Title:
Development of robust building energy demand-side control strategy under uncertainty

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Author(s)
Kim, Sean Hay
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Advisor(s)
Augenbroe, Godfried
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Abstract
The potential of carbon emission regulations applied to an individual building will encourage building owners to purchase utility-provided green power or to employ onsite renewable energy generation. As both cases are based on intermittent renewable energy sources, demand side control is a fundamental precondition for maximizing the effectiveness of using renewable energy sources. Such control leads to a reduction in peak demand and/or in energy demand variability, therefore, such reduction in the demand profile eventually enhances the efficiency of an erratic supply of renewable energy. The combined operation of active thermal energy storage and passive building thermal mass has shown substantial improvement in demand-side control performance when compared to current state-of-the-art demand-side control measures. Specifically, "model-based" optimal control for this operation has the potential to significantly increase performance and bring economic advantages. However, due to the uncertainty in certain operating conditions in the field its control effectiveness could be diminished and/or seriously damaged, which results in poor performance. This dissertation pursues improvements of current demand-side controls under uncertainty by proposing a robust supervisory demand-side control strategy that is designed to be immune from uncertainty and perform consistently under uncertain conditions. Uniqueness and superiority of the proposed robust demand-side controls are found as below: a. It is developed based on fundamental studies about uncertainty and a systematic approach to uncertainty analysis. b. It reduces variability of performance under varied conditions, and thus avoids the worst case scenario. c. It is reactive in cases of critical "discrepancies" observed caused by the unpredictable uncertainty that typically scenario uncertainty imposes, and thus it increases control efficiency. This is obtainable by means of i) multi-source composition of weather forecasts including both historical archive and online sources and ii) adaptive Multiple model-based controls (MMC) to mitigate detrimental impacts of varying scenario uncertainties. The proposed robust demand-side control strategy verifies its outstanding demand-side control performance in varied and non-indigenous conditions compared to the existing control strategies including deterministic optimal controls. This result reemphasizes importance of the demand-side control for a building in the global carbon economy. It also demonstrates a capability of risk management of the proposed robust demand-side controls in highly uncertain situations, which eventually attains the maximum benefit in both theoretical and practical perspectives.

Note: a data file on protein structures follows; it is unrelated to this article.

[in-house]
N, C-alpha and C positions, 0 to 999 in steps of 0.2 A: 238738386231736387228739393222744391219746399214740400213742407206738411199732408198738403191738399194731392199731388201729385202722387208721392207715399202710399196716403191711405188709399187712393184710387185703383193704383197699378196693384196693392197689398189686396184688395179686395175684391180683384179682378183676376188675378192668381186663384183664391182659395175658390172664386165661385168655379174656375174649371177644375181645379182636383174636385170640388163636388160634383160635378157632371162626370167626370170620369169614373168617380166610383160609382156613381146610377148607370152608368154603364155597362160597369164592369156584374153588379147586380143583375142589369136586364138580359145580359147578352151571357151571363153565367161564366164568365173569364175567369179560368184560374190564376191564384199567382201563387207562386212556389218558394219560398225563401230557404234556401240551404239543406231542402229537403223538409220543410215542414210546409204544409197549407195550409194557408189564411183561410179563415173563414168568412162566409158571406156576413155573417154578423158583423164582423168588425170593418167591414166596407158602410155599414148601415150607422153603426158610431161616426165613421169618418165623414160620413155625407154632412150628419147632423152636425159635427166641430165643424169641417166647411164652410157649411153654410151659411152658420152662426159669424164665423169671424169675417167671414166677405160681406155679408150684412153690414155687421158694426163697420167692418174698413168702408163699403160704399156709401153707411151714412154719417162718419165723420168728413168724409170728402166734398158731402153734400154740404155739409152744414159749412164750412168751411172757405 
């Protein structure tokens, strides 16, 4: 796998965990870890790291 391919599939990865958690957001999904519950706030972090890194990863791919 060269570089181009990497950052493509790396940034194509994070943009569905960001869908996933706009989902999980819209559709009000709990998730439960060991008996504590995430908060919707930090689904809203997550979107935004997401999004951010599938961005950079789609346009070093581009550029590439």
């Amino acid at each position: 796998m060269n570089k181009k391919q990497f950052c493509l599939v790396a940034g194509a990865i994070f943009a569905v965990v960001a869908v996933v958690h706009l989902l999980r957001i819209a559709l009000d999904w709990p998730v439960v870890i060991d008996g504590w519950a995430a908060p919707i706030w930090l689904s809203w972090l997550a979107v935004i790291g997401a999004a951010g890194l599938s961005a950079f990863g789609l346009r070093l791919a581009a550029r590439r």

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Date Issued
2011-05-25
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Dissertation
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